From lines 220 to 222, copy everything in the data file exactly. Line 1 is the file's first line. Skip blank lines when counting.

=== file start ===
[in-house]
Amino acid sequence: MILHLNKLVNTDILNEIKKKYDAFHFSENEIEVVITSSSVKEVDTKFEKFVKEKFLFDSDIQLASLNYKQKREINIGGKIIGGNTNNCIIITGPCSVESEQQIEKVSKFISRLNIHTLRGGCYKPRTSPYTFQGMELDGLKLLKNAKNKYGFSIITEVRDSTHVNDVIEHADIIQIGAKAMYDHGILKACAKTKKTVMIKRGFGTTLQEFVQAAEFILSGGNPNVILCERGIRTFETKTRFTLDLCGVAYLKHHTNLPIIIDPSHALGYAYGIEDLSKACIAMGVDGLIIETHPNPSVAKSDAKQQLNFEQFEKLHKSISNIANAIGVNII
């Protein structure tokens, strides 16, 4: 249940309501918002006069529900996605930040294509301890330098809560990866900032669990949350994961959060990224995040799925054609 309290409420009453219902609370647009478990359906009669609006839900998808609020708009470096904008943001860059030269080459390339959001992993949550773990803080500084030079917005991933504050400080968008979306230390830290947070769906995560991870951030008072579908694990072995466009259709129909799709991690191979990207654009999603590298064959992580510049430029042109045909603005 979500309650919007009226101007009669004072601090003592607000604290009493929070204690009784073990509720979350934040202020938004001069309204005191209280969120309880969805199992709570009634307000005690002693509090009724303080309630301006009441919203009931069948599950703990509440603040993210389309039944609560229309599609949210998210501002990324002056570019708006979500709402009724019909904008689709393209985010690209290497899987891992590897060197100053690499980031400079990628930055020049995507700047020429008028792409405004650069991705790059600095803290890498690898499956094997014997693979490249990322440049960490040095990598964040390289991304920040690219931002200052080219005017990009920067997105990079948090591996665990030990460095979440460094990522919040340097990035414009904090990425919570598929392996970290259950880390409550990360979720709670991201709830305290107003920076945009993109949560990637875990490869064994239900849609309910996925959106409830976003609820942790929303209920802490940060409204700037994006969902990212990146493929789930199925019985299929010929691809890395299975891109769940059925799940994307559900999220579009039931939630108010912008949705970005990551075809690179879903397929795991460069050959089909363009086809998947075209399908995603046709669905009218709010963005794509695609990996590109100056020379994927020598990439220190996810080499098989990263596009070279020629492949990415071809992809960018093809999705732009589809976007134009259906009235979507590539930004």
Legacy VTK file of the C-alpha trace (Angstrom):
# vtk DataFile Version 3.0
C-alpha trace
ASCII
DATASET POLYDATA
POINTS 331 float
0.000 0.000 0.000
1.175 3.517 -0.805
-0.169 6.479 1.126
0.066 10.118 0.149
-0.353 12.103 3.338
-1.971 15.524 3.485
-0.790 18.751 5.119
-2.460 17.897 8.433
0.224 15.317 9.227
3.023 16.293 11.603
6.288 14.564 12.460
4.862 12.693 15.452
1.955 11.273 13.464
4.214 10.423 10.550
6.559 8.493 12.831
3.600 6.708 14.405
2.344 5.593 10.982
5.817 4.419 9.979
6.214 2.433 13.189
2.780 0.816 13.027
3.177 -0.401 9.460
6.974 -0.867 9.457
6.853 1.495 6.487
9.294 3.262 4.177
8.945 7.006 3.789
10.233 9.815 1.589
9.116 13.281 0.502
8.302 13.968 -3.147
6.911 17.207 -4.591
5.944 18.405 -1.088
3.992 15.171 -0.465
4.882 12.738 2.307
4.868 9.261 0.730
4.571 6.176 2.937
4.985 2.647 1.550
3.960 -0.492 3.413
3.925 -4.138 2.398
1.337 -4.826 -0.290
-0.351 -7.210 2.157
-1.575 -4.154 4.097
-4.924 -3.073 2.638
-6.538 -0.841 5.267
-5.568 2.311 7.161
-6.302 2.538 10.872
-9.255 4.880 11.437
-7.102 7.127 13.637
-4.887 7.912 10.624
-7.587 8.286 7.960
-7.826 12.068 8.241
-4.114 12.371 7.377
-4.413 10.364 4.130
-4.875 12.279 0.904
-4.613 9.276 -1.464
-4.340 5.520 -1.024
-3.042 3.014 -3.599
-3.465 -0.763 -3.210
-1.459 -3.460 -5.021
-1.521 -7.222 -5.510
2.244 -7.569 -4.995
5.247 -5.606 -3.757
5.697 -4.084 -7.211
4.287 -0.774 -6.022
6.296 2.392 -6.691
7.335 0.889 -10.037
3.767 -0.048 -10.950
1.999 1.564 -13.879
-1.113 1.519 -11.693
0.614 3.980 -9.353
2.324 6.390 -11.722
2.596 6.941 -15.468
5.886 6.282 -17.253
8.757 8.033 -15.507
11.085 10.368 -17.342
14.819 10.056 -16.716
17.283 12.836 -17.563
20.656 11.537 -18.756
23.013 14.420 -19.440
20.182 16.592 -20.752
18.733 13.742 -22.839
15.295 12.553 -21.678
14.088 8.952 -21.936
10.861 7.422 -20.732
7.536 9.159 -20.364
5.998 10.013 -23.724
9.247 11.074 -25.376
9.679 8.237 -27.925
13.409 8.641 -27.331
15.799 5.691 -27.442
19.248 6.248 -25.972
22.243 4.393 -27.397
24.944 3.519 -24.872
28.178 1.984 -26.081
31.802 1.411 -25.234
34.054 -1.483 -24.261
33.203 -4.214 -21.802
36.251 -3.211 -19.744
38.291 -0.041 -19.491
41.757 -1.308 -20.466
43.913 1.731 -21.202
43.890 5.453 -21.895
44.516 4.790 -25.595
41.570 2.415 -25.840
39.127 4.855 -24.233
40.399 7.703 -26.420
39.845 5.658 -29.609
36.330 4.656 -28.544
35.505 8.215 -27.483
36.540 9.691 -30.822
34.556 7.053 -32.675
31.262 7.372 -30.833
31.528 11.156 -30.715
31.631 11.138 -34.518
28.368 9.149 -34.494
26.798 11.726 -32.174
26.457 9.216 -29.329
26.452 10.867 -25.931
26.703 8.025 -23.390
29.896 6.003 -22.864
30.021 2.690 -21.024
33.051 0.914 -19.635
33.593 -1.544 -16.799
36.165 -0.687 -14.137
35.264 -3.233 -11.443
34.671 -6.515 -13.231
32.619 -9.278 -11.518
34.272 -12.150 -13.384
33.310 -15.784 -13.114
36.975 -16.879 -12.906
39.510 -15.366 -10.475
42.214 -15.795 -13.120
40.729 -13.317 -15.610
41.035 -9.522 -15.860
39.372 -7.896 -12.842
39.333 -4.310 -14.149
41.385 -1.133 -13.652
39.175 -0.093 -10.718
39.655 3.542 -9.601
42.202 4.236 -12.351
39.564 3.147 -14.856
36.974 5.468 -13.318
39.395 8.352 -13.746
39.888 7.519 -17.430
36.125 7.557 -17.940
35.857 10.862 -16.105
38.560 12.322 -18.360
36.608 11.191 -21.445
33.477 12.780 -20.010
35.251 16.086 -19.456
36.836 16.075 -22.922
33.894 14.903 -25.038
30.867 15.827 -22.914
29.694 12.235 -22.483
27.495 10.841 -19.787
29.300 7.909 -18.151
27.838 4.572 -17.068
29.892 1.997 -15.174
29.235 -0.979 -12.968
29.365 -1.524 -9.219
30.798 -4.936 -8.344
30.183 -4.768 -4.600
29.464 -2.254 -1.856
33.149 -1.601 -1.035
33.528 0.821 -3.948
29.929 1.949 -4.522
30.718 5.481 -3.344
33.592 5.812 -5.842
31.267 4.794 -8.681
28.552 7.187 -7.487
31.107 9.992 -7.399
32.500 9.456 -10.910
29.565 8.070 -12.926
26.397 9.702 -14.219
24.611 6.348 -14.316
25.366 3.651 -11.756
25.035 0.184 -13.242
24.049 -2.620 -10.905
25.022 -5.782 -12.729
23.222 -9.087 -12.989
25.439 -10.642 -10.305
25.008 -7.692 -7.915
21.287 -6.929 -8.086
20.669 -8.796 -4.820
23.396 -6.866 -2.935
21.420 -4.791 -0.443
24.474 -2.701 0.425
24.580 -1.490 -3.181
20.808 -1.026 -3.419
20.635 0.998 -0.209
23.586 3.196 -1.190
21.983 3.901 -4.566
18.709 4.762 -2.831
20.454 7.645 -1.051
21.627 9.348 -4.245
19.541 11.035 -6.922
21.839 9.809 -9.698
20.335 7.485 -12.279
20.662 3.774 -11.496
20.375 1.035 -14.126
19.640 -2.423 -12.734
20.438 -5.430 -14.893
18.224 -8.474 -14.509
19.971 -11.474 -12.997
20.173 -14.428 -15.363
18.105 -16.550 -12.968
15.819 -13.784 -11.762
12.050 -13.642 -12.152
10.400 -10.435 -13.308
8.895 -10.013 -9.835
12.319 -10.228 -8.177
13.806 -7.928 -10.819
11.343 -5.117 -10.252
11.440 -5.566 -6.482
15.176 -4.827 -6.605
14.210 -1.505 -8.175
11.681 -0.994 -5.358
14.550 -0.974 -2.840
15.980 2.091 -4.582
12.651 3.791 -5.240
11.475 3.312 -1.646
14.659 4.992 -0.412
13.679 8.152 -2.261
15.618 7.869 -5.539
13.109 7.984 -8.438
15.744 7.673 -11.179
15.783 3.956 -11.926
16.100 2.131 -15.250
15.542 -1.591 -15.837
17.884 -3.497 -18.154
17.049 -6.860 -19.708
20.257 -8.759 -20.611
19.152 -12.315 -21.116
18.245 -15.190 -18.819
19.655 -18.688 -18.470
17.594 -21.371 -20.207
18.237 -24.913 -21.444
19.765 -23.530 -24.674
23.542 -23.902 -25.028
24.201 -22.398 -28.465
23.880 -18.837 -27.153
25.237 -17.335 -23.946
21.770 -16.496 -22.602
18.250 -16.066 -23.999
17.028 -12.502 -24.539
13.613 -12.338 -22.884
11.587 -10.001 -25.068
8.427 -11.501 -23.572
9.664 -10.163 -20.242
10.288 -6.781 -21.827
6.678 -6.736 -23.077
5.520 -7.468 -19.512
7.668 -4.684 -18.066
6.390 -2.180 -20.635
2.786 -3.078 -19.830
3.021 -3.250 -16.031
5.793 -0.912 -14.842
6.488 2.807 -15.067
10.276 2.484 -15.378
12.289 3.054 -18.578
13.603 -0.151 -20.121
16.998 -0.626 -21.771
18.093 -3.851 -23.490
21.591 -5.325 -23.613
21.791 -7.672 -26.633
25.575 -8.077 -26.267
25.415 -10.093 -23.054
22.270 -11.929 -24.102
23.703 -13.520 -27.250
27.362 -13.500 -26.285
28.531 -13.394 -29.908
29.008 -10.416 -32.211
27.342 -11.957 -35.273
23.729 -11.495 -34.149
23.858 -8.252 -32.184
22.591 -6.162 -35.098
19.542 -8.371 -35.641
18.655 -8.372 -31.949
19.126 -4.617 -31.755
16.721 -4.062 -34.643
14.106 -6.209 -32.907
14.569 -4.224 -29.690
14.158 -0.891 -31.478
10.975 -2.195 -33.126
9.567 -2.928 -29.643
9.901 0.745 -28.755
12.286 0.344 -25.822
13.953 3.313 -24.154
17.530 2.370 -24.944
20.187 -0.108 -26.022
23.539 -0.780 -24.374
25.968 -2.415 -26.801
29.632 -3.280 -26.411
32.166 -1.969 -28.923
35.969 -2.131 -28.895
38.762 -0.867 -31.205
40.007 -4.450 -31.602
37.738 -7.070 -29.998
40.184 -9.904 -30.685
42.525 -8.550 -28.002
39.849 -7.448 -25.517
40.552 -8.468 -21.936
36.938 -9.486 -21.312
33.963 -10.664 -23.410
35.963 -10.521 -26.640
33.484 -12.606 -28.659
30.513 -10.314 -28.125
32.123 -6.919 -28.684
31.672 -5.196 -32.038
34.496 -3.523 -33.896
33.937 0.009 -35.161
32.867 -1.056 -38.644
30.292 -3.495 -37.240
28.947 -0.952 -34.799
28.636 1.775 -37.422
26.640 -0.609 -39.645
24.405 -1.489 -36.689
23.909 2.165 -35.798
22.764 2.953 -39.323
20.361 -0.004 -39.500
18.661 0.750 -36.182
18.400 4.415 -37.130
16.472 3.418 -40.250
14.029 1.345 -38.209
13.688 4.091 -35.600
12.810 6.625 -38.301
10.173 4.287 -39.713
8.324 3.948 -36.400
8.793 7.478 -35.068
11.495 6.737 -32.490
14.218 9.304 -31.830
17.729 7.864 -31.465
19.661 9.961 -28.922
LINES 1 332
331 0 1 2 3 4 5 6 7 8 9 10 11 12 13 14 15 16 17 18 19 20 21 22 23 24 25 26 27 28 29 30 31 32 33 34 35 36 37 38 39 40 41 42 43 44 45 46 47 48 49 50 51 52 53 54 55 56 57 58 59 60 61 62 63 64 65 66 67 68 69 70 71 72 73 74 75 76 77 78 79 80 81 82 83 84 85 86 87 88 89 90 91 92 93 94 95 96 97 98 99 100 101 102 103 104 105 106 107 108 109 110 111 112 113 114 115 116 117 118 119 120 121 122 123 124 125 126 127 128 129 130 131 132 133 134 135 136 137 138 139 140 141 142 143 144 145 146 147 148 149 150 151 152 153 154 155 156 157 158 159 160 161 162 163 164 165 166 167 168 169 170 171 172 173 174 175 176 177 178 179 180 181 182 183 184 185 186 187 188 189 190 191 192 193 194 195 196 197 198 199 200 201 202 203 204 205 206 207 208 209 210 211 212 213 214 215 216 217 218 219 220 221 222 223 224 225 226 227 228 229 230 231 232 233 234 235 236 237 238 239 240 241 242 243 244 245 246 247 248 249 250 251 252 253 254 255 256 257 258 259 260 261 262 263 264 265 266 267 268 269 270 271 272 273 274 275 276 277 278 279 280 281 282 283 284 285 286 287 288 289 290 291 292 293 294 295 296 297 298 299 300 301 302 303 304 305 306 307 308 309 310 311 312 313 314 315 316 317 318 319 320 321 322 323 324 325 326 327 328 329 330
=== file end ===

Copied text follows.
11.343 -5.117 -10.252
11.440 -5.566 -6.482
15.176 -4.827 -6.605